Another big issue for the coalition is that of creating intentional vulnerabilities in the encryption software. To meet these demands, providers would have to rewrite software to create the opportunity for snooping. This creates two problems.

Firstly, there are nefarious individuals everywhere. Not only in the deep, dark corners of the internet, but also working for law enforcement and intelligence agencies. Introducing such a vulnerability into the software opens the door for abuse. Secondly, there individuals who are capable of hacking into the platforms that developed said vulnerability.

At the moment, encryption techniques are incredibly secure because not even those who designed the encryption software them can crack them. If you create a vulnerability, the platforms themselves become a hacker target because of said vulnerability. Finding the backdoor would be the biggest prize in the criminal community, the Holy Grail of the dark web, and considerable rewards would be offered to those who find it. The encryption messaging platforms could potentially become the biggest hacking target on the planet. No-one or no organization is 100% secure, therefore this is a very real risk.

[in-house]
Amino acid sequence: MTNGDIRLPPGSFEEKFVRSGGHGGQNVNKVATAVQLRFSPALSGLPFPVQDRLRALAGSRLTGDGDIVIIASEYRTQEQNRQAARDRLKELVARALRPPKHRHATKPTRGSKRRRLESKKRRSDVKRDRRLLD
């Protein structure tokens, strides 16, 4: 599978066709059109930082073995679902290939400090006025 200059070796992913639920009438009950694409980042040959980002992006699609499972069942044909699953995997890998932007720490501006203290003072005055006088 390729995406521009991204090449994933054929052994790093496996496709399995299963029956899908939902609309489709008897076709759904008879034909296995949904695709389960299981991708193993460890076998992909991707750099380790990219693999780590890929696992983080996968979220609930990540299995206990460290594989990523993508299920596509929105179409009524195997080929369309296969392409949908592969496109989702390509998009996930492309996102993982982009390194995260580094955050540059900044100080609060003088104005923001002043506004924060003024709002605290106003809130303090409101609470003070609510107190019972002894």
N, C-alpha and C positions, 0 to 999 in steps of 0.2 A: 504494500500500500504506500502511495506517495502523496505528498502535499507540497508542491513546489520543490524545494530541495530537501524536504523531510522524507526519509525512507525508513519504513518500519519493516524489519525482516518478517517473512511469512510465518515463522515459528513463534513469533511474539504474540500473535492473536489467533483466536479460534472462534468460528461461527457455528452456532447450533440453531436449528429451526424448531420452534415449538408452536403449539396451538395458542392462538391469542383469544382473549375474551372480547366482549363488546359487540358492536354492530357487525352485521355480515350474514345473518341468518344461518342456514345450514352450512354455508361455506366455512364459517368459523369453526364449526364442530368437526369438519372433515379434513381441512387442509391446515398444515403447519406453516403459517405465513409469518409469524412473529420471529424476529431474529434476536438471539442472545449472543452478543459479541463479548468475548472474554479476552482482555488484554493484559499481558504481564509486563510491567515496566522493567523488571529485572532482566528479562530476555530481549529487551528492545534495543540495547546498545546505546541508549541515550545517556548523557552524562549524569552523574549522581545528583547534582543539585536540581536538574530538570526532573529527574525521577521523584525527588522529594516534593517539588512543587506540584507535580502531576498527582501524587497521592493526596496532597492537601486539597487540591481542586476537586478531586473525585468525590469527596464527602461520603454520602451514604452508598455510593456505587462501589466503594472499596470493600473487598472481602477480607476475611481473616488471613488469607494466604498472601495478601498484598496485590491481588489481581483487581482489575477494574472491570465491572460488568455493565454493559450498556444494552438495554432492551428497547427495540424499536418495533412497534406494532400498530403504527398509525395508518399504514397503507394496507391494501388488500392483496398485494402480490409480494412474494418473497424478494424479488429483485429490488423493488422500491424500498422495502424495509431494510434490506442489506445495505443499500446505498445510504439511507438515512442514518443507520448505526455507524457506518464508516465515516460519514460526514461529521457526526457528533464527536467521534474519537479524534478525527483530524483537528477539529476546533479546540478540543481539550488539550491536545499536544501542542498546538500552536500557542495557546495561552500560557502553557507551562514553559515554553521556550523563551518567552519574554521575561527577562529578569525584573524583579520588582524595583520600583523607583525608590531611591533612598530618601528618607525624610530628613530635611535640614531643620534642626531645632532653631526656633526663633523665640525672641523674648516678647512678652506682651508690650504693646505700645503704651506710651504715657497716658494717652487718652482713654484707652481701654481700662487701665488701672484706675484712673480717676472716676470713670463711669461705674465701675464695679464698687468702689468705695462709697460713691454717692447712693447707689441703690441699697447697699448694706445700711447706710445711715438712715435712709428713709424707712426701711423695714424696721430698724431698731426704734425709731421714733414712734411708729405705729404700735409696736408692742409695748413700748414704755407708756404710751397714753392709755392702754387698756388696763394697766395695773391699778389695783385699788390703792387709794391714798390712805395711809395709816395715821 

After all these considerations to security vulnerabilities and breach of user trust, another massive consideration which cannot be ignored is the human right to privacy and freedom of expression.

Will these rights be infringed if users are worried there might be someone snooping on their conversation? The idea creates the fear of a surveillance state, though we will leave it up to the readers as to whether GCHQ has satisfied the requirements to protect user security, freedom of expression and privacy.

For us, if any communications provider is to add law enforcement and intelligence agencies in such an intrusive manner, there need to be deep and comprehensive obligations that these principles will be maintained. Here, we do not think they have.

Verizon strengthens commercial messaging platform

After providing call filtering features for free, Verizon is going to update its commercial messaging platform to better protect customers.